COREDOR DE VERDE, DEHESA DE ABAJO, NORTHERN MARSHES, JOSE VALVERDE VISITOR’S CENTRE. Today was our big day in the park and we had excellent weather for our visit, dry and sunny with some cloud, smashing!
We set off in the dark at 7am carrying our picnic breakfast with us. We planned to drive round to Villamonrique and approach the national park through the Northern Marshes. Our first planned stop was at a site where I have seen Tawny Owl in the past but just before that a Red-necked Nightjar flew across the road in front of the bus. The owls were not playing game today and failed to turn up so we pressed on.
As it got light we saw lots of Azure-winged Magpies leaving their roost in pine woods and plenty of White Storks on their nests. We drove along the Corredor de Verde, a green ‘buffer’ or belt-way put in to separate a number of towns from the national park as a result of the ecological disaster of 1998 when millions of litres of water containing heavy metals flooded into the area from a small mining operation nearby.
Some of the group on the first track looking for Black-winged Kite
Now this verdant drive is full of wildlife again, we saw Algerian Hedgehog, Hares and Rabbits and lots of birds. At our first stop we searched in vain for Black-winged Kite, the open woodland, which is its favoured habitat, has changed over recent years, the undergrowth has grown tremendously thus forming a more enclosed woodland. I think the birds have moved on to other places.
However we had a great time, the bird song was prolific! We watched Common Nightingale, Cetti’s Warbler, Melodious Warbler, Zitting Cisticola, Common Whitethroat, Blackcap, Garden Warbler, European Bee-eater, Lesser Spotted Woodpecker and many common finches.
a picture of the track showing the terrific growth of flowers and scrub after recent rains
We ate our picnic breakfast before driving further along the Corredor, stopping to watch Booted Eagle, Black Kite, Common Buzzard, Little Owl, Yellow Wagtail and Spanish Sparrow. Our next official stop was at a eucalyptus wood where thousands of Spanish Sparrows were nesting¸ the noise coming from the wood was deafening. We watched Lesser Kestrels, lots of European Bee-eaters, Booted and Short-toed Eagles and our first Common Chiffchaff.
Dehesa de Abajo is a visitor’s centre where a huge storage reservoir of water is home to thousands of birds, today it was relatively quiet with lower numbers than usual, but it still held a great number of species.
a corner of the reservoir at Dehesa Abajo where the Red-knobbed Coots were seen
We found our first Great Reed Warblers, Black-necked Grebes, Squacco Heron and another exotic species in the form of Black-faced Weaver (Ploceus melanocephalous), a few pairs were nest building. The reservoir was covered in coots, flamingos, several duck species, three species of grebes, spoonbills, ibis, herons and egrets. Overhead hundreds of storks, kites, buzzards, ravens, jackdaws, swallows, martins and swifts filled the sky and a handful of Whiskered Terns fed over the water, we had a marvellous time watching all of those species. At the far end of the water we located three Red-knobbed Coots, two had white neck-collars (denoting that they were bred in captivity and released) and one was a ‘natural’.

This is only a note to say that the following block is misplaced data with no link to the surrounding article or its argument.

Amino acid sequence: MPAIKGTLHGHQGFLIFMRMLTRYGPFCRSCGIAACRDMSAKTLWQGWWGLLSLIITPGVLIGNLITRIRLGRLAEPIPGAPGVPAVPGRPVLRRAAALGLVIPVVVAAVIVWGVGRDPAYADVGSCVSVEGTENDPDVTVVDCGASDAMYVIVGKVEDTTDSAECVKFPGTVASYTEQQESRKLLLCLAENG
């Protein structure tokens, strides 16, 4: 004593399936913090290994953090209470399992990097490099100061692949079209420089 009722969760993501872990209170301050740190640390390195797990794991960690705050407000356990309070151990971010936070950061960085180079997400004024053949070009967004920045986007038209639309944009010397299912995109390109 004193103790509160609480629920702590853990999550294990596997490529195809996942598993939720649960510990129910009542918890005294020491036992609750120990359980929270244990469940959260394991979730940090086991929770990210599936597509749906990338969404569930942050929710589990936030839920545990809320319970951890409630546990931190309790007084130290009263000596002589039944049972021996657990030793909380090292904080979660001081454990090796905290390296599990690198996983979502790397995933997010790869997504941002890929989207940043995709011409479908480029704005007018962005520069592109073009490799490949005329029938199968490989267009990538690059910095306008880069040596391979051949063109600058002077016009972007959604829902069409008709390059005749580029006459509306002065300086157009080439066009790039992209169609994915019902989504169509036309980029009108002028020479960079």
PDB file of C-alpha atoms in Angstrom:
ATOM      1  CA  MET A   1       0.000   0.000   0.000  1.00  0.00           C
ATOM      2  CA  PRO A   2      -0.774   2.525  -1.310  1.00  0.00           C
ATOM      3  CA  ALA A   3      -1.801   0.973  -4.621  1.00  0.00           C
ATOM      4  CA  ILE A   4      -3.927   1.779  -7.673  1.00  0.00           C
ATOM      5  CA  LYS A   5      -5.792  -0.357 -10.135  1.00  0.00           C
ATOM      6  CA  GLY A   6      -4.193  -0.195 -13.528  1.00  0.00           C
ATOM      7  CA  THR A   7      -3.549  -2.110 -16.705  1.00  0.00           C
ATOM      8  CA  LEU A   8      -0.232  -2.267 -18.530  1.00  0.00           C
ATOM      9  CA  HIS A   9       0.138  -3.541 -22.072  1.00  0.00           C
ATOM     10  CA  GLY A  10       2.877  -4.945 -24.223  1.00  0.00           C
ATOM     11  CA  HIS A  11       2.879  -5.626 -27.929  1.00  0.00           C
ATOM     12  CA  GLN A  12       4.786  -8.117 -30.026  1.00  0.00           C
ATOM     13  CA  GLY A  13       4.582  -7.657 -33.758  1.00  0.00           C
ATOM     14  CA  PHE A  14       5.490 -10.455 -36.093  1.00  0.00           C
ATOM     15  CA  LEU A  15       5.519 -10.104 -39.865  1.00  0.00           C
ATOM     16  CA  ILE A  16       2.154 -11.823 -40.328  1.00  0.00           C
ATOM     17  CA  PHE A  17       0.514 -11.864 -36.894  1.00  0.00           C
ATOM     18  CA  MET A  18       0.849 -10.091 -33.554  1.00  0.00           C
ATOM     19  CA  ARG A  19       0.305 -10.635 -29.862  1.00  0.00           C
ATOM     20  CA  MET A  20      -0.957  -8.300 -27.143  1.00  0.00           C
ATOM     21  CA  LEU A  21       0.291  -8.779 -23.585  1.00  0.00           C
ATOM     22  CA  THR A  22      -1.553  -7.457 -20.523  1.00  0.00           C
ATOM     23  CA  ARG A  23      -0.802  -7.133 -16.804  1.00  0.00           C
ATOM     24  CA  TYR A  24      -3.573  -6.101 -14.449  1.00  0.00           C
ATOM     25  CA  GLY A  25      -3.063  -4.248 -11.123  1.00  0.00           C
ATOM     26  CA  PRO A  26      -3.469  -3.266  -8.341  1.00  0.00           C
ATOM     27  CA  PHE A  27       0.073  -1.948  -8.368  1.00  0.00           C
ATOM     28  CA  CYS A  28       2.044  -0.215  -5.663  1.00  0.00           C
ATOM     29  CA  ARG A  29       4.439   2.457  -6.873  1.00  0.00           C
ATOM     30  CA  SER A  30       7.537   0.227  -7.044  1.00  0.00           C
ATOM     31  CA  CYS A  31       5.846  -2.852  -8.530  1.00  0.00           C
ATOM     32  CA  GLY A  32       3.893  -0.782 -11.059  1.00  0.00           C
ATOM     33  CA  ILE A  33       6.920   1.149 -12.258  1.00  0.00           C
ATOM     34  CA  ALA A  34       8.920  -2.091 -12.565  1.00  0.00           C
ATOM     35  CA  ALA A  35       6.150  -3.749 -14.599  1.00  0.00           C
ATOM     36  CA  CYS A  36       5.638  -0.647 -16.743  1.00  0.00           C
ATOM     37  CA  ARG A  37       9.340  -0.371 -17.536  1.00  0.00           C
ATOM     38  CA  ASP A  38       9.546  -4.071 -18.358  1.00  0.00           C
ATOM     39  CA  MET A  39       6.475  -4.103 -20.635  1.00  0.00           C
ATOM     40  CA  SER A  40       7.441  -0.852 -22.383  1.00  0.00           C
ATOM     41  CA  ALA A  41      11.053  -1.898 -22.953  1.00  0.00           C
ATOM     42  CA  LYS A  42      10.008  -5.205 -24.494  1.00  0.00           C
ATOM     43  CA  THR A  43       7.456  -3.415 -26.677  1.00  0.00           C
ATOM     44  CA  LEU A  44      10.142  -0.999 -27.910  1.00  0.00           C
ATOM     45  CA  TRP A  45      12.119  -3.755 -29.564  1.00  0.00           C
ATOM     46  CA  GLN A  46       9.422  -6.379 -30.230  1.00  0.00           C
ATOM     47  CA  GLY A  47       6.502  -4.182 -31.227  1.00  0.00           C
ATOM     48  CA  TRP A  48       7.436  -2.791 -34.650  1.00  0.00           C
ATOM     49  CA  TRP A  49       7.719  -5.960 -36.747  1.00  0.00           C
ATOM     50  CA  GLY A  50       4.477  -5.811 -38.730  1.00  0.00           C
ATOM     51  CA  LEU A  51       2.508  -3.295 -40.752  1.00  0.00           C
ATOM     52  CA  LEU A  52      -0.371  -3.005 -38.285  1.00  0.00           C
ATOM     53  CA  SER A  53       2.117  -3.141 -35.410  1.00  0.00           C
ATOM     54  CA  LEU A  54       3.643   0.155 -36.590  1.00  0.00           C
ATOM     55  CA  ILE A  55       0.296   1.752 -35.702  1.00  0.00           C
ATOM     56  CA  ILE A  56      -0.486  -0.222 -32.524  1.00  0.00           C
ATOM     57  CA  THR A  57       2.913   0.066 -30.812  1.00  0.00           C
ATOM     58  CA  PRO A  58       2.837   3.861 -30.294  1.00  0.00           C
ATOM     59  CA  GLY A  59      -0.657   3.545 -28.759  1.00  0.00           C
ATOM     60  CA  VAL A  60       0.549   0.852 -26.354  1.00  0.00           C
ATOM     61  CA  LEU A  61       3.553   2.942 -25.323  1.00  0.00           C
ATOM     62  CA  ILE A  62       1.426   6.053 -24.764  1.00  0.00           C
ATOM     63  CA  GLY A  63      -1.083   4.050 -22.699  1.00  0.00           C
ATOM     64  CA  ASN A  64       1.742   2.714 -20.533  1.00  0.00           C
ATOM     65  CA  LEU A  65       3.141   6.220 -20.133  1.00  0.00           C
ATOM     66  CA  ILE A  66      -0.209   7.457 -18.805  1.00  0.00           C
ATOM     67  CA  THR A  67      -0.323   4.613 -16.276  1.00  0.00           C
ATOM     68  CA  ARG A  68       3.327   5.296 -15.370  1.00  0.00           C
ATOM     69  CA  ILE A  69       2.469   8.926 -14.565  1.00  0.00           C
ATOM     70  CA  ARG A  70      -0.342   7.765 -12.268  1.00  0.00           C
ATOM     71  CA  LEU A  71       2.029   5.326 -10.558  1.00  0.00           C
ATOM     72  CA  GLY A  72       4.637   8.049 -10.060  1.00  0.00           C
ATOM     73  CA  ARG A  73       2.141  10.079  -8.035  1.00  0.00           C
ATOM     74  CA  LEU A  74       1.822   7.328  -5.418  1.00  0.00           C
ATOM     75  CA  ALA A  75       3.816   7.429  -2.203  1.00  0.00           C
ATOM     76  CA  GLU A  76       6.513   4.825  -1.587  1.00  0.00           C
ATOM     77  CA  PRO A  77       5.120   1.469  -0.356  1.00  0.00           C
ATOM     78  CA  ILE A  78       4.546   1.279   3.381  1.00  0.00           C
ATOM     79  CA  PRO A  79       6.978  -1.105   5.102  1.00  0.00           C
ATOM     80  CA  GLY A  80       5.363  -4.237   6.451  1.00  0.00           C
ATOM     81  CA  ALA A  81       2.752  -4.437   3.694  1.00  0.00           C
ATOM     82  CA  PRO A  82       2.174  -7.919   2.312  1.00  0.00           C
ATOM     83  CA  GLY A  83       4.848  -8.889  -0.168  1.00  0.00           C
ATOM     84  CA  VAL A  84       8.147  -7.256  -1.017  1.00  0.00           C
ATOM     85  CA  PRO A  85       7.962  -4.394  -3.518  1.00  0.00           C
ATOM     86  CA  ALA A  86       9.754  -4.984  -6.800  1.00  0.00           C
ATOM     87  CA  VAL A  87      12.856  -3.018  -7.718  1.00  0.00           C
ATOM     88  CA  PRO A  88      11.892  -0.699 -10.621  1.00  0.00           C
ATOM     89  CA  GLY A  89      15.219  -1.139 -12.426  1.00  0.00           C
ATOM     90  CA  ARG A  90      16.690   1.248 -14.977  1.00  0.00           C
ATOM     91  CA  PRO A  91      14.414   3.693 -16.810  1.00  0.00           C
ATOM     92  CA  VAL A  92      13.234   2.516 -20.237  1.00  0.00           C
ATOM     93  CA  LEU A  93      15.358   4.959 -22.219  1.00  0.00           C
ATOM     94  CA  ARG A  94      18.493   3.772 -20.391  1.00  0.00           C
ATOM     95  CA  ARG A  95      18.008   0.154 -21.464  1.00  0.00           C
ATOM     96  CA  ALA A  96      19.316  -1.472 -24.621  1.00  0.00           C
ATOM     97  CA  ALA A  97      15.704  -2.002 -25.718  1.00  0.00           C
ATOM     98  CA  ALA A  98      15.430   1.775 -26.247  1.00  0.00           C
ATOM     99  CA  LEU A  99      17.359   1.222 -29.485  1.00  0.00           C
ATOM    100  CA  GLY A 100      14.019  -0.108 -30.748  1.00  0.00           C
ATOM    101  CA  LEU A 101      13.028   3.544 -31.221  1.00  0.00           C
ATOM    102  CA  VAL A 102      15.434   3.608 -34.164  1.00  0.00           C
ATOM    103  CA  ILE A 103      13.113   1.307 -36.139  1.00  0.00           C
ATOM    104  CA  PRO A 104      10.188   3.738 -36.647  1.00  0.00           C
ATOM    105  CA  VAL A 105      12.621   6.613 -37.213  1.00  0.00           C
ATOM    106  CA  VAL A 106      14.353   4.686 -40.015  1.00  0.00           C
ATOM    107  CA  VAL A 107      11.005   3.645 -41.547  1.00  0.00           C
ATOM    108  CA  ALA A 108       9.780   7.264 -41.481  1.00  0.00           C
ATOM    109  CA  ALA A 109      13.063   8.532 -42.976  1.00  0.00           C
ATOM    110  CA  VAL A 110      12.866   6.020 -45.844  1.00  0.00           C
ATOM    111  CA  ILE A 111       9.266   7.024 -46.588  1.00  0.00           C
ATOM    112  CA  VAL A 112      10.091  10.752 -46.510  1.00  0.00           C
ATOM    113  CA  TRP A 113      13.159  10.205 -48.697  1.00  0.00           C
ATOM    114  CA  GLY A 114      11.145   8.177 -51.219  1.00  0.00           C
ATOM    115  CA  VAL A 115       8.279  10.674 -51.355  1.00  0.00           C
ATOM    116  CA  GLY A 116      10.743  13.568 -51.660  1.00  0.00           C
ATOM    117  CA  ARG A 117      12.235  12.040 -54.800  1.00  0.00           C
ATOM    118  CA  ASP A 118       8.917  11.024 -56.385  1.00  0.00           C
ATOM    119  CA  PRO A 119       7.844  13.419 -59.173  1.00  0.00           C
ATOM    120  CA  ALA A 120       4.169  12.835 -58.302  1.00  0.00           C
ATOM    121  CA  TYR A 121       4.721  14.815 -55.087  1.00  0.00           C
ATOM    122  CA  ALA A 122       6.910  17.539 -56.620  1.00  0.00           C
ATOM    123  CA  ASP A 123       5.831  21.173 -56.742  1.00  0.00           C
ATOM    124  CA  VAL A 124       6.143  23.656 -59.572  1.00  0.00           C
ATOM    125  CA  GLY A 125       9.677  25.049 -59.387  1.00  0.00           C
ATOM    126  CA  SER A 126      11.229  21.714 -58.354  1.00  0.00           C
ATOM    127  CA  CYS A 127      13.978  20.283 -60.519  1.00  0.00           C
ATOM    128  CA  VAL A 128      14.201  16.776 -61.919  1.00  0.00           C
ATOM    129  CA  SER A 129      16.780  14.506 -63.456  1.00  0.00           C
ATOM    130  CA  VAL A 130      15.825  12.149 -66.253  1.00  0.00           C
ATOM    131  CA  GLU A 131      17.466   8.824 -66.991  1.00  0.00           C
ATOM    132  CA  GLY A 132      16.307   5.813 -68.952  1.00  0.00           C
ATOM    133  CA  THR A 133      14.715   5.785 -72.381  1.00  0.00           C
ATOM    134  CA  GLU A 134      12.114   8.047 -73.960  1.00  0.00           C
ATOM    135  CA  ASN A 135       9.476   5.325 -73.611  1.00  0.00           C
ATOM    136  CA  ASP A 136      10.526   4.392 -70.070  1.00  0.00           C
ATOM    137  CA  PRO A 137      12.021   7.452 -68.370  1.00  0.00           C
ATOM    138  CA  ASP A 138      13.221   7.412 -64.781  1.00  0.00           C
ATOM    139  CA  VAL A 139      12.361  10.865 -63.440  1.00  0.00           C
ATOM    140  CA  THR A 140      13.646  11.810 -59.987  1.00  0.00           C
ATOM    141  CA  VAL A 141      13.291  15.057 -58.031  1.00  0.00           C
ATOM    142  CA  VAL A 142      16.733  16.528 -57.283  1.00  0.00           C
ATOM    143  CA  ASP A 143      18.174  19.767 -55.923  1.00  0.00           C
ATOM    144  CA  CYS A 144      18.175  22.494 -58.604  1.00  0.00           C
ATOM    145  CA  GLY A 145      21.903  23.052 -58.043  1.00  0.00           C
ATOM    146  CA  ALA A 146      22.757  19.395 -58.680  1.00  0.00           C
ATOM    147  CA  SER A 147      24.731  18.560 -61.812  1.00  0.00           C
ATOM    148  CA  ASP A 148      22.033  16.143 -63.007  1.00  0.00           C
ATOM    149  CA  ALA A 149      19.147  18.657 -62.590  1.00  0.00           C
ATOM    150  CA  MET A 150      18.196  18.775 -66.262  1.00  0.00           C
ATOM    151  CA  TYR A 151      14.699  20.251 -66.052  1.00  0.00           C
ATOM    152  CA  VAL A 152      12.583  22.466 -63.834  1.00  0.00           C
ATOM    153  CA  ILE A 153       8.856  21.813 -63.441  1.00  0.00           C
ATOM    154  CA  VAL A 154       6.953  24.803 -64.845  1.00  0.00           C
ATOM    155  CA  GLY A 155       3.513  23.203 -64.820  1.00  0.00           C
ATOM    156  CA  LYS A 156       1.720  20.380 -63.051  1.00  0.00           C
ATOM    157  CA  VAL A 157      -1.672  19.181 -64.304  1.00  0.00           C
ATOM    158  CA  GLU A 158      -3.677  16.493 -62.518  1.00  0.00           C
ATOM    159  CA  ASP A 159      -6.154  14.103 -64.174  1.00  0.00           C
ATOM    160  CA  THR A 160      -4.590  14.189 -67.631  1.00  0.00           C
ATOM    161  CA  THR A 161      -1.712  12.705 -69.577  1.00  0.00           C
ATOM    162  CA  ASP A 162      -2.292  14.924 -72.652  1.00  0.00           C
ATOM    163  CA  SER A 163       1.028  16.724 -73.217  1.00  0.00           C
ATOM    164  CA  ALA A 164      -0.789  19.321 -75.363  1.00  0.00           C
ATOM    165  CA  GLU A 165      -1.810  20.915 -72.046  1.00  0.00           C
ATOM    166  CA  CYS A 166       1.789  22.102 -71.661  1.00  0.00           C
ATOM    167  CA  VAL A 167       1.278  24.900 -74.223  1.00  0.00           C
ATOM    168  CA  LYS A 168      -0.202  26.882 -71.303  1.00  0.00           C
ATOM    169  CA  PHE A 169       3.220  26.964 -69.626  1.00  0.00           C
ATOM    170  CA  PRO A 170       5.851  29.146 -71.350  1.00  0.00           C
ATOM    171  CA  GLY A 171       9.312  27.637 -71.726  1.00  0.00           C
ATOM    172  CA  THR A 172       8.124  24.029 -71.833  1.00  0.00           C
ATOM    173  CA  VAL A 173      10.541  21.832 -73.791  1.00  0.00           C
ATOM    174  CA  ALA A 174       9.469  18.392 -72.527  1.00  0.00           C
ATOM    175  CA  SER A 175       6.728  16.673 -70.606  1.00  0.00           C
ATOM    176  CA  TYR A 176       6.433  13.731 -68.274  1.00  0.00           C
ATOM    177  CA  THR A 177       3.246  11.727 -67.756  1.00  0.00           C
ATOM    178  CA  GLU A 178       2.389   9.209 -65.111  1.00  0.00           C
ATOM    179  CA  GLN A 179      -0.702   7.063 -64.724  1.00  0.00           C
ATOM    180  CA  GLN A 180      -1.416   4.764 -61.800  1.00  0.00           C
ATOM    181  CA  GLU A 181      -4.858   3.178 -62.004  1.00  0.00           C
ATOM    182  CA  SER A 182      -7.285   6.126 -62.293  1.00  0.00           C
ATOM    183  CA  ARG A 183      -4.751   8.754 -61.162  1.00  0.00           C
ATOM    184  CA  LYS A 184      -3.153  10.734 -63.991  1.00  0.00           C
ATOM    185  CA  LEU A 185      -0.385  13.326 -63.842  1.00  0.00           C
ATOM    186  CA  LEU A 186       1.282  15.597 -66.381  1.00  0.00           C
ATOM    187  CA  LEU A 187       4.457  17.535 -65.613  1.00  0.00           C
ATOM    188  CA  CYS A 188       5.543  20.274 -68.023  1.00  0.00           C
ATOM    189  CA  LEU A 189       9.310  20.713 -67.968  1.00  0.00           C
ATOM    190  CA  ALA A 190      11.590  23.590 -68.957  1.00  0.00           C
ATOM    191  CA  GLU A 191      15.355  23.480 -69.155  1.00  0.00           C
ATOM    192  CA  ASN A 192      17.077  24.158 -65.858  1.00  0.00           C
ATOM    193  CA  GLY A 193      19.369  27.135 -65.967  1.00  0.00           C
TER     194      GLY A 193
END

Red-knobbed Coot with the white collar
It was now lunch-time so we drove a few kilometers to a small venta where we sat and ate omelettes and lomo de cerde sandwiches washed down with the lovely Spanish coffee.
Before driving down the Velverde Centre we drove onto a muddy track near the reservoir to look for another exotic, the Yellow-crowned Bishop. It was nearly a complete disaster as I got the bus stuck in thick, heavy mud, whoops!! Luckily the group rallied round and gathered wood etc to put under the wheels and collectively, with some and pushing and cajoling, we managed to free it, phew!
After clearing thick mud from our boots we carried on to the national park, we soon realised how dry it was many ditches and usual pool sites were completely devoid of water. Even the main supply canal was very low, but this had the advantage of exposing usually unseen mud, a ‘sweety-shop’ for waders! Some areas were covered in ‘shanks’ and Black-winged Stilts, we saw hundreds of Redshanks, Spotted Redshanks and Greenshanks, they were joined by Glossy Ibis, Eurasian Spoonbills and Grey Herons.
the centre canal that held hundreds of birds including dozens of summer plumaged Spotted Redshank
Our drive continued along dry tracks where we listed a number of larks, Eurasian Skylark, Crested Lark, Greater Short-toed Lark and the impressive Calandra Lark, the latter was commonly up on the wing delivering its beautiful song. We also listed Northern Wheatears, Yellow Wagtails, innumerable Corn Buntings and Zitting Cisticolas. We also saw the odd Little, Great and Cattle Egrets and lots of kites, buzzards, eagles but no Harriers.
Clouded Yellow butterfly - we saw dozens of these along the tracks
Our attempt to find sandgrouse and pratincoles failed but before reaching the Jose Valverde Centre we found Whinchat, 16 Ravens, Red Kite, Griffon Vulture, Northern Lapwing, Ruff, Dunlin and hundreds of Greater Flamingos (in the only water around, next to the ‘centre’.
Whilst drinking afternoon coffee we enjoyed watching the ‘henrony’ through plate glass windows, though numbers were well down, whilst Purple Heron, Night Heron, Squacco Heron and Little Bittern were completely absent. It was a shadow of its former self and must have been due to the very low water levels and its absence in many areas.
Purple Swamphen - eating fresh reed stalks from its 'hand'
Our return journey was far less exciting except for one stop where Paul found our last remaining lark, the Lesser Short-toed Lark, nice one. We got back to El Rocio at 6:20pm where a cold beer went down very well before another lovely meal on the terrace.